Greece-Israel-Cyprus relations: Ripe for expansion?
By Dr. George Voskopoulos
Inter-state relations consist of rational choices aimed at producing desired outcomes. For Greece, Cyprus, and Israel, this means a continuation of stability and security in the chaos that has erupted from the Arab Spring. In light of this upheaval in the Middle East, cooperation between Greece, Cyprus, and Israel is essential to produce a haven of stability.
First, for Israel, Greece and Cyprus represent a bridge of stability to Europe, a stable region close to home. This security dimension is important for a country surrounded by pockets of instability and sources of radicalism. Both countries provide Israel with an allied neighbor and bring Israel closer to Europe in terms of security, trade, and energy.
Second, Israel is also a crucial security actor in a region affected by drastic domestic changes within states lacking a culture of peaceful co-existence. Currently, Greece is heavily saddled by the influx of refugees fleeing war. Cyprus, Greece, and Israel share similar significant interests such as security, energy security, and the need to deal with radicalism and terrorism.
These three countries have a lot to gain by deepening multilevel cooperation.
Third, Israel, Greece, and Cyprus are the only working democracies in a region of undemocratic, semi-democratic, and failing states. This is a powerful motivation factor for cooperation since democratic values are a fundamental criterion for partnerships. This strategic partnership could set the groundwork for future cooperation among these states.
In the last few years, Greek-Israeli relations have intensified due to the intensity of threats, the urgency, and the need to solidify relations in a region tormented by multifaceted threats. Israeli-Greek relations have advanced to a degree where the militaries are conducting joint air force operations and joint maneuvers by Greek and Israeli navies. Greece permitted an overfly mission by Israeli military aircraft in Greek air space in 2014. An Israeli military attaché has been stationed in Athens since 2014. These are major choices on the part of Athens, whose foreign policy of the past had focused exclusively on building a one-way relationship with the Arab world, leaving Israel out of the picture.
Israel expressed deep gratitude to both countries for sending fire-fighting aircraft when widespread fires hit Israel in November 2016.
A Stable Axis of Power
Greece-Cyprus-Israel relations are setting clear ground rules of engagement for states to operate as regional stabilizers. Jerusalem, Athens, and Nicosia constitute a stable axis of power that should be expanded to fill the vacuum of leadership in the region. The tripartite cooperation between the three countries as well as the joint declarations that followed recent meetings were labeled “non-exclusive,” thus leaving the door open for others willing to participate. Yet, any potential candidates for joining this cooperation will have to be clear about its intentions, policy choices, and above all their support for peace and democracy. These trilateral understandings are a message to the region. Israel, Greece, and Cyprus are initiating an alliance of stable nations, who share common values, and are willing to fight (in different ways) terrorism.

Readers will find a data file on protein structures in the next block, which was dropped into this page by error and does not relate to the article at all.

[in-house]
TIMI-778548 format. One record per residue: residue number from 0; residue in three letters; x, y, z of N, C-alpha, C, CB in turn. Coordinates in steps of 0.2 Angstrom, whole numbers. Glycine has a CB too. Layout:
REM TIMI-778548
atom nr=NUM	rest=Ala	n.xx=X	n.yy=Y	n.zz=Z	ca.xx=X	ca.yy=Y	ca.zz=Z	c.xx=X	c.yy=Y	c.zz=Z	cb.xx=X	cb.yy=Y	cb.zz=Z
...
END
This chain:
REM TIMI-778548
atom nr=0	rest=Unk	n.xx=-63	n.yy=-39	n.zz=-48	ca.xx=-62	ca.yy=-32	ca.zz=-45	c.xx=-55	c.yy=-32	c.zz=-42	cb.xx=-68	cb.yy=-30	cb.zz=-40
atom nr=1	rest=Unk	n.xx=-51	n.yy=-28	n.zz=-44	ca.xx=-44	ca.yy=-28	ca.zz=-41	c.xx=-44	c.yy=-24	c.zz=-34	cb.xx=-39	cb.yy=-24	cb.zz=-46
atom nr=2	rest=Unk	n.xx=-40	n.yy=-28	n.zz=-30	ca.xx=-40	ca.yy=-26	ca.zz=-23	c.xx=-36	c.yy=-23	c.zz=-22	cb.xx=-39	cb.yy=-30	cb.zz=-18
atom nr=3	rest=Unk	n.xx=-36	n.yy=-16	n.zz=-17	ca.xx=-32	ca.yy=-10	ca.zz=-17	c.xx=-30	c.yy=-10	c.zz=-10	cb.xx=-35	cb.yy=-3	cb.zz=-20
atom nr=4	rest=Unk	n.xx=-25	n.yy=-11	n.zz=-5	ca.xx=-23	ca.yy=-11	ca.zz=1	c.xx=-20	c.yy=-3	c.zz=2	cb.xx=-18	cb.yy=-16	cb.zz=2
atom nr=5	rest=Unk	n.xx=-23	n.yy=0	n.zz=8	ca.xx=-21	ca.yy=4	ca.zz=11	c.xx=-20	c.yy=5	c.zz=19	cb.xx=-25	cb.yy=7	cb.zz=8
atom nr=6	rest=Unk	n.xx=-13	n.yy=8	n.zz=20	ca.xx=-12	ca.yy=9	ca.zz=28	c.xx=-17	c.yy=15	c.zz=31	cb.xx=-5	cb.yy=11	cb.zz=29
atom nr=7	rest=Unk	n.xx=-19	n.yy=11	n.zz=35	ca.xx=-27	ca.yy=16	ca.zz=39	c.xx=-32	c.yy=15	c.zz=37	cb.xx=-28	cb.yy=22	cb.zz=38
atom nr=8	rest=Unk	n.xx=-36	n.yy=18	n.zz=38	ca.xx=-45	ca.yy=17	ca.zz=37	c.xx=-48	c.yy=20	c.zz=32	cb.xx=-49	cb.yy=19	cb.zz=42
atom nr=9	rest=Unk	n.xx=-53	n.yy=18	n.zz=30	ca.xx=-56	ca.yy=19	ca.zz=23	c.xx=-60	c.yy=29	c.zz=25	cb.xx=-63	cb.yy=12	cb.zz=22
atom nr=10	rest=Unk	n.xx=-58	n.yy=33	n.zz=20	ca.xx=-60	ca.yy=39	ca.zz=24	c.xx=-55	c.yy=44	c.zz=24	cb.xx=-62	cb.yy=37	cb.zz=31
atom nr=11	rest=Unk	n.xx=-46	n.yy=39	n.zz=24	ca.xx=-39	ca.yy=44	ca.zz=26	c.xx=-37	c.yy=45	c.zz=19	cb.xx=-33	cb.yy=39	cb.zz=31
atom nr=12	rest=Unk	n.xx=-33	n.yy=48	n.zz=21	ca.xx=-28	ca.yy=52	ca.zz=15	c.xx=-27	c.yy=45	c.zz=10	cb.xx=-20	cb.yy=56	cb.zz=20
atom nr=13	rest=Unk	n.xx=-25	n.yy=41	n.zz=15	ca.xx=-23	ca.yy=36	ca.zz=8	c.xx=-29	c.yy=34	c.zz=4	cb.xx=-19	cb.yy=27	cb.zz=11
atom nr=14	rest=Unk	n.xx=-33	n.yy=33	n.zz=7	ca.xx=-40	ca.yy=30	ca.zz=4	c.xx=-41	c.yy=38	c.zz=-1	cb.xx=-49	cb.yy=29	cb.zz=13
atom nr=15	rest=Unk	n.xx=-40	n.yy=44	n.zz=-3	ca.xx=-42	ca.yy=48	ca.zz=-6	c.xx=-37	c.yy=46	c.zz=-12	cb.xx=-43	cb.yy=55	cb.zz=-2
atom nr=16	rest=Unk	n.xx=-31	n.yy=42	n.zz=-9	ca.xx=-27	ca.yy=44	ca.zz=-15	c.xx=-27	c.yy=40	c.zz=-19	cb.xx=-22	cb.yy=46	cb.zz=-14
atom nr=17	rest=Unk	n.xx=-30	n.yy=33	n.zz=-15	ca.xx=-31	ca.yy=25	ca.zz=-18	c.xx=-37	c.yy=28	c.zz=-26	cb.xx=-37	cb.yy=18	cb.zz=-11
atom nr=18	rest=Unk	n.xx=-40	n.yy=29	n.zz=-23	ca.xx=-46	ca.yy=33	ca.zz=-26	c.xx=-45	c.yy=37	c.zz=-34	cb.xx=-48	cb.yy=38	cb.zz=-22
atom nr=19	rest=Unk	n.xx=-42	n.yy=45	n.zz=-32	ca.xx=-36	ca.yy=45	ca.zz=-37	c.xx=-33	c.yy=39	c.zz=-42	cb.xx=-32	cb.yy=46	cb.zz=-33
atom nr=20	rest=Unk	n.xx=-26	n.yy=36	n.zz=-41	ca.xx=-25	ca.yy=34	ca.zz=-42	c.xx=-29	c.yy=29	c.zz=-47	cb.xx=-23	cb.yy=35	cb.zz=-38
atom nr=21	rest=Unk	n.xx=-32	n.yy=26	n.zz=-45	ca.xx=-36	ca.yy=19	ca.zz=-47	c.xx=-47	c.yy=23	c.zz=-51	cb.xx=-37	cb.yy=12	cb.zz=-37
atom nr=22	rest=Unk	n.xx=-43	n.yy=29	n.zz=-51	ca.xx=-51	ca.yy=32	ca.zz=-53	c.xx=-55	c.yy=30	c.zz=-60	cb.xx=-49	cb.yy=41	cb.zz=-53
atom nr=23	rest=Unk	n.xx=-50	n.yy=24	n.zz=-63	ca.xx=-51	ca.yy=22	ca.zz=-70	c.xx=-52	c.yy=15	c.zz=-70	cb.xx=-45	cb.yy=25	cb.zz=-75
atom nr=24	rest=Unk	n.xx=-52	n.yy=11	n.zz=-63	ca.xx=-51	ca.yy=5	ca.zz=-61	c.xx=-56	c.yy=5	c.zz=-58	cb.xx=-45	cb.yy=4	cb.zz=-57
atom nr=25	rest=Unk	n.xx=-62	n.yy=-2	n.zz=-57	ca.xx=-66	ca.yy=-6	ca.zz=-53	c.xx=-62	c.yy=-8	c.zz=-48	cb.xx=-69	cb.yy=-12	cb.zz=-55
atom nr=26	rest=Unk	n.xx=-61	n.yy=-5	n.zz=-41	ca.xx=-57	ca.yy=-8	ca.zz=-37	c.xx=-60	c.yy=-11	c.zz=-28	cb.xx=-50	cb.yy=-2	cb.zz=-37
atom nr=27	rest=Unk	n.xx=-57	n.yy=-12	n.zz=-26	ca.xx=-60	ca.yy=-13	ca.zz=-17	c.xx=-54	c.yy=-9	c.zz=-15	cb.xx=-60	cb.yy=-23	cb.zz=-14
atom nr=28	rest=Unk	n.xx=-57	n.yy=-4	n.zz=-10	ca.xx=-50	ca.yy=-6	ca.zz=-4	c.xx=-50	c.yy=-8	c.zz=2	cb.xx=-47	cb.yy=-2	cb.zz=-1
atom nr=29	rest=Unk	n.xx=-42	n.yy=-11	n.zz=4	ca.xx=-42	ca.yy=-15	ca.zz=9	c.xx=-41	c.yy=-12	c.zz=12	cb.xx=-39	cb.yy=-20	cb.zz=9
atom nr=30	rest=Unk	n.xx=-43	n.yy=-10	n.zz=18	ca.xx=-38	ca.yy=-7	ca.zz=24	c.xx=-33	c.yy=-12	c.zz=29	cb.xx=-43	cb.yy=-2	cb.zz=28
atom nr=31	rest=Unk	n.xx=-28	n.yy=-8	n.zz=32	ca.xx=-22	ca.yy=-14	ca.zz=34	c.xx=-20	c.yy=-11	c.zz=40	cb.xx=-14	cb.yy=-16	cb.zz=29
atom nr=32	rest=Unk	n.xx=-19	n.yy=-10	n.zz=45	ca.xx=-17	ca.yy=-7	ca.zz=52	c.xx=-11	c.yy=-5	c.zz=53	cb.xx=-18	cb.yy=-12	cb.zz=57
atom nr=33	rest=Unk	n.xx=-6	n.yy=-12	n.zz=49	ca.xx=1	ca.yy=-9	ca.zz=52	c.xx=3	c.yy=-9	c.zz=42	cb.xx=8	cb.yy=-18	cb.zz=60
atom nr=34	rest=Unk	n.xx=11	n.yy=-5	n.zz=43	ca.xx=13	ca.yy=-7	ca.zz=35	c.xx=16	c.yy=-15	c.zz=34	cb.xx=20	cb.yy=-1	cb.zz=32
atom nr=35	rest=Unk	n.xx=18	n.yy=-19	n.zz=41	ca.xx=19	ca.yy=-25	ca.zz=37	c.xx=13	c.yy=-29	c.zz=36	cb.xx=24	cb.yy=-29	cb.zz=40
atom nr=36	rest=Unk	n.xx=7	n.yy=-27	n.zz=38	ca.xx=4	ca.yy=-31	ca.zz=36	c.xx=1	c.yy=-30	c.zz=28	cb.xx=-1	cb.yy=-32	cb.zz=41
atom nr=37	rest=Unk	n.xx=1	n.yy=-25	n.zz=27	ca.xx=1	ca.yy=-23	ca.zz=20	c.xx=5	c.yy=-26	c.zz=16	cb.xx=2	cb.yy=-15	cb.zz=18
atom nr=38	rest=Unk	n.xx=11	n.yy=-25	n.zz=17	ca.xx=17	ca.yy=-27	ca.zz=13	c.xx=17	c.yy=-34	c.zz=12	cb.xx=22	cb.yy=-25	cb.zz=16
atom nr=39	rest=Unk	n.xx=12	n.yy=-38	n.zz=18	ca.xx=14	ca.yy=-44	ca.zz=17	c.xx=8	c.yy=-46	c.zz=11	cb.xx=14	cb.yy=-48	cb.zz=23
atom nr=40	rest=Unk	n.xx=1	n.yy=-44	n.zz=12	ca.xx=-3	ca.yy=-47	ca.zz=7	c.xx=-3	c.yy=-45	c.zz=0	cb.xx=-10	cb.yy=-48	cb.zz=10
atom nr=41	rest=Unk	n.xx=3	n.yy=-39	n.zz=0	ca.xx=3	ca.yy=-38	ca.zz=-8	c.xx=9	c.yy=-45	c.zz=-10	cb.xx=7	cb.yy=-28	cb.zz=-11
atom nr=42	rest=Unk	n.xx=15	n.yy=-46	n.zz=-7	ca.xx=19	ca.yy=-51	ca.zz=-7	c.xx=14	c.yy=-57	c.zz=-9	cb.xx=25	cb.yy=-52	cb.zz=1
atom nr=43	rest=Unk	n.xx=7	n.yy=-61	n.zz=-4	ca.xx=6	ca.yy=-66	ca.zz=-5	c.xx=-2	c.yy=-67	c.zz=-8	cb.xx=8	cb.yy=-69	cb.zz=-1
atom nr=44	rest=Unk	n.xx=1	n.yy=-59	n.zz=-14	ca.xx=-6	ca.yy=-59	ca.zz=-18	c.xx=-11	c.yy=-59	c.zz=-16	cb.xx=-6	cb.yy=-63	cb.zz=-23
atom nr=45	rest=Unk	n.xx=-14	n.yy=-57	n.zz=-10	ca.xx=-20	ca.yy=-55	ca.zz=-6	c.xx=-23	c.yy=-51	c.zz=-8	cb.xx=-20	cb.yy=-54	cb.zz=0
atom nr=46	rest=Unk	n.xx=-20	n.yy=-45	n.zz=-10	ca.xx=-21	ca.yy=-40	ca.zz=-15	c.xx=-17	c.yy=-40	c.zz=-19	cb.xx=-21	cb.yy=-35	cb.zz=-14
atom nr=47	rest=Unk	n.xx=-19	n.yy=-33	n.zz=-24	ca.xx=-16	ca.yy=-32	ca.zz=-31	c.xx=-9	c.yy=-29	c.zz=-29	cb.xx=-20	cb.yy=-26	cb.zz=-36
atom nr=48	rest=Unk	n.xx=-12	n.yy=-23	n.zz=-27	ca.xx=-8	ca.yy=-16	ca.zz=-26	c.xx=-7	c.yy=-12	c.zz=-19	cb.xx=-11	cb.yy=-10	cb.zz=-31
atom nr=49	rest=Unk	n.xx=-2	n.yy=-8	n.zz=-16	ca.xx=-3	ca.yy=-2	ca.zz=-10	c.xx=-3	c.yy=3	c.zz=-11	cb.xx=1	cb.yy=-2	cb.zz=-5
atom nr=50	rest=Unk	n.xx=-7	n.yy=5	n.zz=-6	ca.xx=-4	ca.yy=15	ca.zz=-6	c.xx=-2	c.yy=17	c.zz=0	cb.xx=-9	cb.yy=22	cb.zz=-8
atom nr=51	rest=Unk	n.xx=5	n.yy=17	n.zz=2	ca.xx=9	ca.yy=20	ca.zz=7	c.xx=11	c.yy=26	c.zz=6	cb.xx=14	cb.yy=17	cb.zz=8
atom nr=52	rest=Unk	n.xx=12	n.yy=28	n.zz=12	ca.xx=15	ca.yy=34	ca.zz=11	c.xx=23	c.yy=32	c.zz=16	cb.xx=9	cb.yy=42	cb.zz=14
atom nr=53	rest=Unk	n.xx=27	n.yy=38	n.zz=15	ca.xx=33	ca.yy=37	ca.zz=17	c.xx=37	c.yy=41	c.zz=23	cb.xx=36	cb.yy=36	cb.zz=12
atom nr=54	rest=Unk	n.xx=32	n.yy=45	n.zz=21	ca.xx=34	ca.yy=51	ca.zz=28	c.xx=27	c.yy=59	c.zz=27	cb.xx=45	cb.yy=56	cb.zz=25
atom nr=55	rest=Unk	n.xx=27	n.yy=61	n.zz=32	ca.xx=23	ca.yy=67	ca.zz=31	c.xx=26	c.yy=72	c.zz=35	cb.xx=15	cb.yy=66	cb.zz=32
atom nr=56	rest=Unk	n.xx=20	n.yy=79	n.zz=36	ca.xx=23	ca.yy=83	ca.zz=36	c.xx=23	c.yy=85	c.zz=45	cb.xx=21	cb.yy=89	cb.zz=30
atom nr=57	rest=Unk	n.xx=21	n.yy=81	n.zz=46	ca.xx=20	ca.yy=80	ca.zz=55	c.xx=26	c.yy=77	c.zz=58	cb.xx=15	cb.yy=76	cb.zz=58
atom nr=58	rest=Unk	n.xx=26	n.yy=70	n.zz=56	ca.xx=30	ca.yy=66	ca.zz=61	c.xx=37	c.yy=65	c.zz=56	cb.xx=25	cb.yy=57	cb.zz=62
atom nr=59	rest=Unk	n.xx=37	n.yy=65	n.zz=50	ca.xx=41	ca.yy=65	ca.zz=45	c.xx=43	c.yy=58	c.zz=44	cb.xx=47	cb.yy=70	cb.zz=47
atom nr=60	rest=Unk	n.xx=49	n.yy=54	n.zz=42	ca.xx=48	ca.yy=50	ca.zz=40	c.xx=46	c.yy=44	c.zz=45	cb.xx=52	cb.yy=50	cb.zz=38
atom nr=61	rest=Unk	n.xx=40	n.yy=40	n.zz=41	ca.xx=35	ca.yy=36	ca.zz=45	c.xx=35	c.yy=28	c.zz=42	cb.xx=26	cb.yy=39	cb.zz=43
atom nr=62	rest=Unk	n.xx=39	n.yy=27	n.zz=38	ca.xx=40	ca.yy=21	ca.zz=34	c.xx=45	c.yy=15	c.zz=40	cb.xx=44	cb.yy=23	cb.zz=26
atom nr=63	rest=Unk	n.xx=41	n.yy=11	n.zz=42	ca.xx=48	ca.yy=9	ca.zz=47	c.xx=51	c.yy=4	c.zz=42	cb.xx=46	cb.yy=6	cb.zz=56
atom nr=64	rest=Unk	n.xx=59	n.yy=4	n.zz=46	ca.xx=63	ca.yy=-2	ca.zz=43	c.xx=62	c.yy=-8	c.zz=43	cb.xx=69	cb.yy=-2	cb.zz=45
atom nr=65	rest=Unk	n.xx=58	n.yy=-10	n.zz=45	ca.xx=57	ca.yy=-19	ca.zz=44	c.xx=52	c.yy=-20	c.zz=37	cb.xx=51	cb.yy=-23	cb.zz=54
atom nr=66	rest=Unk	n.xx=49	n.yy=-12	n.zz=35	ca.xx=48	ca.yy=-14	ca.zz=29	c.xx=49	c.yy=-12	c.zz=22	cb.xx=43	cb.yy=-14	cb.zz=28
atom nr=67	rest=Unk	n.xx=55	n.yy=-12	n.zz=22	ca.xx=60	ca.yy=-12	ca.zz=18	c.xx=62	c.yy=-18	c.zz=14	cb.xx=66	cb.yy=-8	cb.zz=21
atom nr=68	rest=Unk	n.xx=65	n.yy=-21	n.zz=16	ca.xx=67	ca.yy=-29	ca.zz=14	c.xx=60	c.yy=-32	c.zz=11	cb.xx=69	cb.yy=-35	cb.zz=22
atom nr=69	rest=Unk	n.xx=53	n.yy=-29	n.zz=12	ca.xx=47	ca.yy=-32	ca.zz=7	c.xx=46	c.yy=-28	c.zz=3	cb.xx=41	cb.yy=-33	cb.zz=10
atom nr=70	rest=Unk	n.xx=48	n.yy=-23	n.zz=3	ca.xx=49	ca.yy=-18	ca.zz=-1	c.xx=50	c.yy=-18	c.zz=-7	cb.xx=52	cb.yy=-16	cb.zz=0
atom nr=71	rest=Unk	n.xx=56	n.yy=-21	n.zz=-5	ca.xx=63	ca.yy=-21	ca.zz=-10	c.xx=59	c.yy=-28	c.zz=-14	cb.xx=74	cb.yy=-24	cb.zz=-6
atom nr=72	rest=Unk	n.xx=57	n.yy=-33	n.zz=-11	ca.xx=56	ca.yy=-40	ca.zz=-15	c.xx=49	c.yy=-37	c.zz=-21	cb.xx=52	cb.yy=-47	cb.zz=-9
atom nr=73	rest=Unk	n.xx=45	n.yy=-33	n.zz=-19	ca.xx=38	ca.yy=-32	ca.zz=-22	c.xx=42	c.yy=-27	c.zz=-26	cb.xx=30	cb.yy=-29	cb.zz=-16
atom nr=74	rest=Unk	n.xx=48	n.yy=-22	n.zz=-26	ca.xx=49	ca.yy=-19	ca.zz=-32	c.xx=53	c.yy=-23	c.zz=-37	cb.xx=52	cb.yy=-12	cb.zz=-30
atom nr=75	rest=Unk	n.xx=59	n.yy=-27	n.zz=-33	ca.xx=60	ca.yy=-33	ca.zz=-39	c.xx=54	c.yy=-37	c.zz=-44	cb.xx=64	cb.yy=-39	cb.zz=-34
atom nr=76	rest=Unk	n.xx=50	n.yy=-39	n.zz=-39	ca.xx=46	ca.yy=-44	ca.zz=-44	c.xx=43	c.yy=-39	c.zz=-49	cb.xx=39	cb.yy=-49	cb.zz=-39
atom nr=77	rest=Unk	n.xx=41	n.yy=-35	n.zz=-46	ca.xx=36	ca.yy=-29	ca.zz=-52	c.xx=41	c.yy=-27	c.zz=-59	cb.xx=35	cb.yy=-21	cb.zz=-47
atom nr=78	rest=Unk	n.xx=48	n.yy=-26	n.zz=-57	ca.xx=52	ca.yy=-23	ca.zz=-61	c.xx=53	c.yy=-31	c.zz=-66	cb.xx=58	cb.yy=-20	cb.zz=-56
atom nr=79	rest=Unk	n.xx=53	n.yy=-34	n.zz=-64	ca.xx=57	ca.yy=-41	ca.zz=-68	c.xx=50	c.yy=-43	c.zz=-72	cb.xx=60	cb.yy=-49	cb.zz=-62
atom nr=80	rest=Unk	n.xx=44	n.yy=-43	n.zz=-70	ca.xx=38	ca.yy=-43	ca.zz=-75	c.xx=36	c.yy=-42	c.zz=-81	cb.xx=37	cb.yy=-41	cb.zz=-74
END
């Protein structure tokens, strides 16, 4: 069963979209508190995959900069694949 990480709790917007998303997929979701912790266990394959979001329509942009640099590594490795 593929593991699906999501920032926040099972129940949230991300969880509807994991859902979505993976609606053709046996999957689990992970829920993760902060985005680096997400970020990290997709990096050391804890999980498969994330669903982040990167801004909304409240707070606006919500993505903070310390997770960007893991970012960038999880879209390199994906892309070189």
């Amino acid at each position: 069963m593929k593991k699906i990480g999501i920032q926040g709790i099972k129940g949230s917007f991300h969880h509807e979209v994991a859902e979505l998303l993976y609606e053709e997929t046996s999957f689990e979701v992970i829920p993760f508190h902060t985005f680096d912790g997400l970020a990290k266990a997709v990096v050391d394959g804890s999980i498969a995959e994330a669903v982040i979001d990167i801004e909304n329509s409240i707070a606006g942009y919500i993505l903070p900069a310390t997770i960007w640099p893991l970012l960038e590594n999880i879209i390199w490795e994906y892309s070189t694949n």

The recent advances constitute just the security dimension of this new tripartite cooperation. Cyprus and Greece provide Israel with close proximity to Europe, a continent where, despite problems, democracy flourishes. The intensity of threats, as well as the deteriorating security in the Middle East, point to the need of further cooperation between the stable forces in the region. This is a historic moment for the future of this region and the time is ripe to produce more allied relationships amidst the chaos of the Middle East.
In a very promising development, Greece, Israel, and Cyprus have decided to formalize their proposal for the construction of a pipeline from gas fields off the coast of Israel. They are taking their case to the EU Climate Action and Energy Commissioner, thus making a formal step in materializing the project. The feasibility report of the proposal and its financial competitiveness are encouraging. The project possesses strategic advantages since it uses the safest route to Europe. The three democratic countries can guarantee in the long-term a secure means of delivery in the effort to minimize Europe’s dependence on Russian gas.
George Voskopoulos, Ph.D., is Associate Professor of European Studies at the University of Macedonia, Thessaloniki, Greece, and the former head of the department.